On this 28th day of November, 2019 AD, in Ringoes, New Jersey, United States, Planet Earth, there’s a lot to be worried about.
There’s a lot to be angry about.
There’s a lot to be weepy about.
But there is so much more more more to be grateful for.
The sickly-icky-sweet honey drips off my fingers even as I type that. I’m tempted to lean on the “backspace” key, to avoid all appearance of cliche and cold comfort. I don’t want to tell you, as you ache for our world and your family and your own heart, that you just need to practice gratitude.
You may be watching your 19-year-old cat slip beyond the veil; you may be missing beloveds with a grief that will never recover on this earth; you may have to face the face of pain itself (or even pass him the cranberry sauce); you surely bear a million million wounds that are entirely your own, no smaller or less searing for their secrecy. Far be it from me to say “look at the cats and be happy! Write in your gratitude journal! This is the best of all possible worlds!”
It’s not, by a long shot (exhibit A: death; exhibit B: onion ring mints).
But in between and long before and infinitely after all that aches, there is a love that reigns.
Even in this world, even here, even now, I believe it with every click of my keyboard: there is always, always more to be grateful for.
I don’t mean just the little serendipities, although they count. The teenytiny baby cows on the hillside on my drive to work, inexplicably born in November and frolicking Junelike with their mamas. The legion of white-light angels covering my church’s lawn, arriving overnight to herald good tidings. The Hostess Honey Bun-flavored coffee, surely sent from heaven to make us laugh.*
I mean the magna-molto-mondo blessings, less lit than plastic angels but brighter and more brilliant. Sleep a day or a decade and you’ll miss them.
I mean the volunteers, ranging in age from 12-90, who scrape unmentionable substances off litter pans and listen to each other’s stories and carry each other and the cats and all of us, day after day.
The visitors whose starry, splendorous eyes jolt us back to the wonder of this Tabby’s Place, the ridiculous relentless kindness that no one can account for, because no ledger yet exists on this earth for its lavishness.
The Lobby full of “misfit toys” adored precisely in their imperfection, lifted high in all that they lack, humble and happy and irrevocably adored as they are.
The cats, sentinels of a love that will not let us go, unconditional and unflinching and “unwise” by earthly standards.
The furious, self-giving, self-emptying, self-risking love that is jumping out behind every corner, a wise child who never grows old or grows tired of trying to get us to gasp.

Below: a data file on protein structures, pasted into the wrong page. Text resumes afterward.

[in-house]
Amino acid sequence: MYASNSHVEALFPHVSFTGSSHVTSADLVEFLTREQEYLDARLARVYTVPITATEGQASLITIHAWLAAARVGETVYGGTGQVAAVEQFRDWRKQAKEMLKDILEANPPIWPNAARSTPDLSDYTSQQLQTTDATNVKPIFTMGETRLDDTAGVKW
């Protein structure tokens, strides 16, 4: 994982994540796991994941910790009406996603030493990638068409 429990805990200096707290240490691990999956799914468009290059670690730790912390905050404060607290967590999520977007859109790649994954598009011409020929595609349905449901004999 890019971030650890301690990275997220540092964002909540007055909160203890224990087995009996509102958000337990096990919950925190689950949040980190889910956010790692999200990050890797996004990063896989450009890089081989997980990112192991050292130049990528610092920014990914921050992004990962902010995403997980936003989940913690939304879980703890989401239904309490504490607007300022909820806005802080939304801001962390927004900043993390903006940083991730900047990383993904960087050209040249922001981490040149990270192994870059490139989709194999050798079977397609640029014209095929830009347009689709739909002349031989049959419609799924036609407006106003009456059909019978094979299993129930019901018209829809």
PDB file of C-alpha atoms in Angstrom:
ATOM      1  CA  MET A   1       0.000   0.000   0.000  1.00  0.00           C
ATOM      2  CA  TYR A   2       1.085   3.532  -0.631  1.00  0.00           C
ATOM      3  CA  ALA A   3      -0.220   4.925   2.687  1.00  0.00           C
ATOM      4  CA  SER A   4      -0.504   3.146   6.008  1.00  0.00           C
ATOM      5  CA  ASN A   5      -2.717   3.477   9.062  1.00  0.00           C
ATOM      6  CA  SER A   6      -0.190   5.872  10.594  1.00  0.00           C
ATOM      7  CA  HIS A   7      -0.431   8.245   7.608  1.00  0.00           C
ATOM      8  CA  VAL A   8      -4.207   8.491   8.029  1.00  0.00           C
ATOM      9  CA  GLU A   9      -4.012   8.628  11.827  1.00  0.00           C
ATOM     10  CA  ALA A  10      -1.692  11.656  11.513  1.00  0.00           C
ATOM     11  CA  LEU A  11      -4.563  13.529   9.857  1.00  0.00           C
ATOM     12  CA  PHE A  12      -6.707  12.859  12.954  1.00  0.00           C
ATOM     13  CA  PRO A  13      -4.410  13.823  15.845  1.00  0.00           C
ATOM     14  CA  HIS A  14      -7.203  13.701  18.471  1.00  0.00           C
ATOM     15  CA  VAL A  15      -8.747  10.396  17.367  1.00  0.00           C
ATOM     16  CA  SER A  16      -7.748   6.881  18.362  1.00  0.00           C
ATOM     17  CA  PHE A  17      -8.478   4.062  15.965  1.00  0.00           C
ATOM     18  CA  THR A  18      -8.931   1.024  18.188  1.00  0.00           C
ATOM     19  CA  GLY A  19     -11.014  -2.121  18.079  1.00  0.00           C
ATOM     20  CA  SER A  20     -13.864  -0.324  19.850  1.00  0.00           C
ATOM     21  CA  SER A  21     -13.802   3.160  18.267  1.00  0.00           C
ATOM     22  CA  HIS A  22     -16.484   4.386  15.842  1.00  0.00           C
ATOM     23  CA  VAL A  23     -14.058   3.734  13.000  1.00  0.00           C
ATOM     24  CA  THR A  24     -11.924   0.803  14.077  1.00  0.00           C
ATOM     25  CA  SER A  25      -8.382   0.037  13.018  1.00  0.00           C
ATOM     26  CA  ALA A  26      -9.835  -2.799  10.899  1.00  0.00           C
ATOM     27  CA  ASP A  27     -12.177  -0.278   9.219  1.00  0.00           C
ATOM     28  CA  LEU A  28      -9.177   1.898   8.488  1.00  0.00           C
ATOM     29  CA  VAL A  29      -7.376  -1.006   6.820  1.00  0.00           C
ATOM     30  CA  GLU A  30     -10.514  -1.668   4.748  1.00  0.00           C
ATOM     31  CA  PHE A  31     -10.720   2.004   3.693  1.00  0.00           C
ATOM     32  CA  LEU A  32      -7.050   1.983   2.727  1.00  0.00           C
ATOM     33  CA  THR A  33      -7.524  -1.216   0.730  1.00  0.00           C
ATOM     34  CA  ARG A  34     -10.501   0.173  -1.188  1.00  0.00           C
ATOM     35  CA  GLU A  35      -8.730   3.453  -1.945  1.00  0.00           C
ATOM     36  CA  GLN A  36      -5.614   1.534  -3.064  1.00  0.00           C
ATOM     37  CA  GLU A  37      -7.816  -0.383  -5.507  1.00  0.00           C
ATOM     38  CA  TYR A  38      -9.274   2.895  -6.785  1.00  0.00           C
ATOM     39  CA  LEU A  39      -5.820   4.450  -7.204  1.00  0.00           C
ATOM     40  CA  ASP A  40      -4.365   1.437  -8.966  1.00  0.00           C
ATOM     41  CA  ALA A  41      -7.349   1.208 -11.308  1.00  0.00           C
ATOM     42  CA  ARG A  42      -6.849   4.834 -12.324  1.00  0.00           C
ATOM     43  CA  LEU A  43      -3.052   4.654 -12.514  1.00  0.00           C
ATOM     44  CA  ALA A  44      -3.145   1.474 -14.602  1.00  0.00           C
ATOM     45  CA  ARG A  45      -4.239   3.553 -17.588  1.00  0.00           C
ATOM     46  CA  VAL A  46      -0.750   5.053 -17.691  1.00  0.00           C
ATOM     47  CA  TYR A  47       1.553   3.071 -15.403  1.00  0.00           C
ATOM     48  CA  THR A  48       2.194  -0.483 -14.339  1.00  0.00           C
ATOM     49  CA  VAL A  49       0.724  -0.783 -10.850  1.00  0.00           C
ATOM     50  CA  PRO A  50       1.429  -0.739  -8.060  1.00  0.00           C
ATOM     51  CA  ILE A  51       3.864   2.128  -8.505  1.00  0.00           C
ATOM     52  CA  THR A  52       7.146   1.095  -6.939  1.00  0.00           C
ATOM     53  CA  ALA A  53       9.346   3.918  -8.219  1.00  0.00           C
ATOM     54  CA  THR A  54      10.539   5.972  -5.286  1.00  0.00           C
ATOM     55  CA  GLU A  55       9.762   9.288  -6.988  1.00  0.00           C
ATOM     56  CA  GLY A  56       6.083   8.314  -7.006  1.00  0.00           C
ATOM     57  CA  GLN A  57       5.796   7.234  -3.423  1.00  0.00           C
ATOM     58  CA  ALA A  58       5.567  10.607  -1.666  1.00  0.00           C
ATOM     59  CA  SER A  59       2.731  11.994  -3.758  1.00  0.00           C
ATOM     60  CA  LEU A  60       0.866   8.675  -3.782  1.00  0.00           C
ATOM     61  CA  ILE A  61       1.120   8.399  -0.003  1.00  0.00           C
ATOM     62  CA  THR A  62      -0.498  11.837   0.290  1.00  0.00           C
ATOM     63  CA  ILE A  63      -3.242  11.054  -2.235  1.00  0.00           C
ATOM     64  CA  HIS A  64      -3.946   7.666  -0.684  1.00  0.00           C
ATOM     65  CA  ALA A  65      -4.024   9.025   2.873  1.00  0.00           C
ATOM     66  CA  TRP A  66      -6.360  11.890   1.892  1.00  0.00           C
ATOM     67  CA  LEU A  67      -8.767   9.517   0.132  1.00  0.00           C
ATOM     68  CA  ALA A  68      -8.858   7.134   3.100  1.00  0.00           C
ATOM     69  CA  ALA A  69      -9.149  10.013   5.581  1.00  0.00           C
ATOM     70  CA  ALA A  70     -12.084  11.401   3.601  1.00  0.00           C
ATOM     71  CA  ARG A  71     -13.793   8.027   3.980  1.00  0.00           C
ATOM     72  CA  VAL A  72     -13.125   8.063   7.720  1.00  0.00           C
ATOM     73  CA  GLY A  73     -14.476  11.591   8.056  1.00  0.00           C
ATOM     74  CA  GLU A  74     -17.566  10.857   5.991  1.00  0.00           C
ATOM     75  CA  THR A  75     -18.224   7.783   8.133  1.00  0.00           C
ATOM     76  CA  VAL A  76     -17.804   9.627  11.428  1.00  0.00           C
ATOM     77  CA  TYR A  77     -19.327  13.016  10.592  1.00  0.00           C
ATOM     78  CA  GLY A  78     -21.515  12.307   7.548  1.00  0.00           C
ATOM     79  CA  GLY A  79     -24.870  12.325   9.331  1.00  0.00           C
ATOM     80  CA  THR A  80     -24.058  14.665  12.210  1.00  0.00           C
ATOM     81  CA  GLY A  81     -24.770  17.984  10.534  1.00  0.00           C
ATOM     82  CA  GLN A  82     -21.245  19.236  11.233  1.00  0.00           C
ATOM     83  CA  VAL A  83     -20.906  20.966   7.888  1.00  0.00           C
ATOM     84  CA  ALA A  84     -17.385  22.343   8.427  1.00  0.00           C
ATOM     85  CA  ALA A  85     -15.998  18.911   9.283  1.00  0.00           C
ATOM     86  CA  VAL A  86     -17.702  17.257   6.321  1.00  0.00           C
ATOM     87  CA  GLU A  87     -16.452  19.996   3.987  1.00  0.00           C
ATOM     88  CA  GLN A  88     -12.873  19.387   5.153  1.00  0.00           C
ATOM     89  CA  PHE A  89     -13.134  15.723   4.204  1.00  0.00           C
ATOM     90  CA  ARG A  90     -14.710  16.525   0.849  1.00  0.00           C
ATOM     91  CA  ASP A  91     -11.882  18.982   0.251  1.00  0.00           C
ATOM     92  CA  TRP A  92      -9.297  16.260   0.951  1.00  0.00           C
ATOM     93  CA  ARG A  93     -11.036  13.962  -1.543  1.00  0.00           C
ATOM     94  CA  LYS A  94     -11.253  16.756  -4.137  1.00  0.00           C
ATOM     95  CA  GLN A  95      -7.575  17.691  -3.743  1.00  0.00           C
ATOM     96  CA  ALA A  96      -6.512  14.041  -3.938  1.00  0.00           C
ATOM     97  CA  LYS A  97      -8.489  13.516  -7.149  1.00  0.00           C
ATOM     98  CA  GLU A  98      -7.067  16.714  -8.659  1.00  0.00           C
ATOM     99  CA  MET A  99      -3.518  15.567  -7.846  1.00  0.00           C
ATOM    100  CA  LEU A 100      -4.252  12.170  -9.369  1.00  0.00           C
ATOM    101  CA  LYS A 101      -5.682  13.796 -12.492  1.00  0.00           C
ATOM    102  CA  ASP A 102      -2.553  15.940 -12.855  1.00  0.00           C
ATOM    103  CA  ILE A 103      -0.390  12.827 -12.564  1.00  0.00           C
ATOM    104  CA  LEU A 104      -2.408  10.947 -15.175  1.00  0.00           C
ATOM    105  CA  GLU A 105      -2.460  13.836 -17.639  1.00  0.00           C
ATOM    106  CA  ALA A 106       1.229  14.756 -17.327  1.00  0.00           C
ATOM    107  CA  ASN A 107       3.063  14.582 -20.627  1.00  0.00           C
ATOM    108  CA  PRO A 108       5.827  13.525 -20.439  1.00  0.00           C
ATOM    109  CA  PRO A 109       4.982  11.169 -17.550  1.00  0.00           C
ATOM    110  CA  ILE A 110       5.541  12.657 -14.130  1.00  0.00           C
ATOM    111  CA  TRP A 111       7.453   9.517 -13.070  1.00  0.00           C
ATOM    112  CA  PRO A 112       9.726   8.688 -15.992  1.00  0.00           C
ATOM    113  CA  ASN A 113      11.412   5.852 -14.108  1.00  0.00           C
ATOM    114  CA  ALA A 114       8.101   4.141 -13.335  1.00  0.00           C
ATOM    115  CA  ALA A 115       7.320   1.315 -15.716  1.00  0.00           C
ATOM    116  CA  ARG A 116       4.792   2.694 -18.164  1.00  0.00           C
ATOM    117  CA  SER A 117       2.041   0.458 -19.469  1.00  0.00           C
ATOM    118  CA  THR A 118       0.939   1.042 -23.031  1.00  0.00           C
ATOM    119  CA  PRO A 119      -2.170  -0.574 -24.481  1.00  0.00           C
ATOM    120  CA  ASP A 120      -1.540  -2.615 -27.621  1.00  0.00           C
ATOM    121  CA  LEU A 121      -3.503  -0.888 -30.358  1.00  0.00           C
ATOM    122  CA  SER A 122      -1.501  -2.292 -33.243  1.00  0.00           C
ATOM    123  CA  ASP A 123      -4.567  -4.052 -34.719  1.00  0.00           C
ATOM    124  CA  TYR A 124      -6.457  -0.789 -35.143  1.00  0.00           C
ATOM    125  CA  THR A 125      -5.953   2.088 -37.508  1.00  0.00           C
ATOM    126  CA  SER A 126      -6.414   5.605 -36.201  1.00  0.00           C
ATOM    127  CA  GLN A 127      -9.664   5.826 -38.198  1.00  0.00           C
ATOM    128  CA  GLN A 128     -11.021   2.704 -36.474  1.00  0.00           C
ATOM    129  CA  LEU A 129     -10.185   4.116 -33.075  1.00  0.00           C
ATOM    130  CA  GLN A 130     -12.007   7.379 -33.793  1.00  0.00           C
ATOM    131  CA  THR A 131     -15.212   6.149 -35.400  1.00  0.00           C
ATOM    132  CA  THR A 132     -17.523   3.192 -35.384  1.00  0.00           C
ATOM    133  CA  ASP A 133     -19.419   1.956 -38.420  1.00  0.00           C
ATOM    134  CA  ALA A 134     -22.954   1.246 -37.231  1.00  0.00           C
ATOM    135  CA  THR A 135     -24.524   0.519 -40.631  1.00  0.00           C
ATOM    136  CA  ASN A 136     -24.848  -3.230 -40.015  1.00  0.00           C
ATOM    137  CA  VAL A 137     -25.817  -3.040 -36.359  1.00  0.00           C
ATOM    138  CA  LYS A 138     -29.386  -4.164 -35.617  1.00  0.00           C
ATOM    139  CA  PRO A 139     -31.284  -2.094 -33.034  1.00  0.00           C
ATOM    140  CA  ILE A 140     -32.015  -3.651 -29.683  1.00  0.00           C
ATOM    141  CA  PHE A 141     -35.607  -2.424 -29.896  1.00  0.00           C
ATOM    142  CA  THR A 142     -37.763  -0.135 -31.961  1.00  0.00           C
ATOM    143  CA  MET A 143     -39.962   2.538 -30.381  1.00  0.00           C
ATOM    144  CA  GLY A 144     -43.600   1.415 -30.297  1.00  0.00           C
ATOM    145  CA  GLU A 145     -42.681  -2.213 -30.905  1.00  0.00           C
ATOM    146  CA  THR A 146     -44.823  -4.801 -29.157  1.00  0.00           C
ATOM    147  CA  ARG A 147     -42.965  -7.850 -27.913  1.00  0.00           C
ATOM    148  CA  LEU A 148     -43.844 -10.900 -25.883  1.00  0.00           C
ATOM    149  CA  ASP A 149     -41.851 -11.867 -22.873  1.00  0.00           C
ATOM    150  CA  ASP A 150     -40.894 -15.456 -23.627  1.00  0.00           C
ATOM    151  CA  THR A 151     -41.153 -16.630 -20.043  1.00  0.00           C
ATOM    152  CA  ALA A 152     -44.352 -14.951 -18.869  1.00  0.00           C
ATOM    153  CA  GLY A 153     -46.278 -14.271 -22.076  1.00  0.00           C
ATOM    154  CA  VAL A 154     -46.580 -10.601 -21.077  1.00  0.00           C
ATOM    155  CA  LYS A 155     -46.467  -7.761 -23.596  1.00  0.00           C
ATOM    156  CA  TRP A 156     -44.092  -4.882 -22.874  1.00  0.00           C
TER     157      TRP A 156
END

If your Thanksgiving is hard, squeeze someone’s hand, warm and strong, under the table. If your Thanksgiving is boring, shut yourself in the bathroom and close your eyes and picture Liam, Toby and Oscar holding a special holiday rehearsal of their band Tha Chonky Bois in Suite FIV. If your Thanksgiving is cold, hunker down with the host’s cat or dog or naked mole rat and give the love you need.** Infinity bonus points if you do the same with your surly nephew or 98% hateful great-great-aunt.
Even the 98% hateful ones have their own better angels. Let’s try to love them into flight. (At the very least, your relentless love, like that of a cat, will confuse the crankpots. Subversive kindness: always victorious.)
If only for a moment, give thanks. Thank the cat you love most. Thank the family member you have the hardest time loving. Thank the One who gave you every spark of wonder in your bones and your spirit, every dram of deliciousness on and beyond the table. There is a place at the table for you — the table that counts — even if you’re eating dry Lucky Charms from a paper bowl alone tonight.
On this complicated day and every day, sorrow is real. But believe me: mercy is truer. Love is overtaking you wherever this merry muddled mess of a season takes you.
From all of us at Tabby’s Place, Happy Thanksgiving, kittens. From our saddest to our most soaring days, we give thanks for you.
*I regret to inform you that it’s awful. Of course it is. But I am still so very, very glad that it exists, one of a thousand sillinesses that keep us sweet and sane.
**And if the host of your Thanksgiving gathering literally has a pet naked mole rat, you have nothing to complain about and I want photos.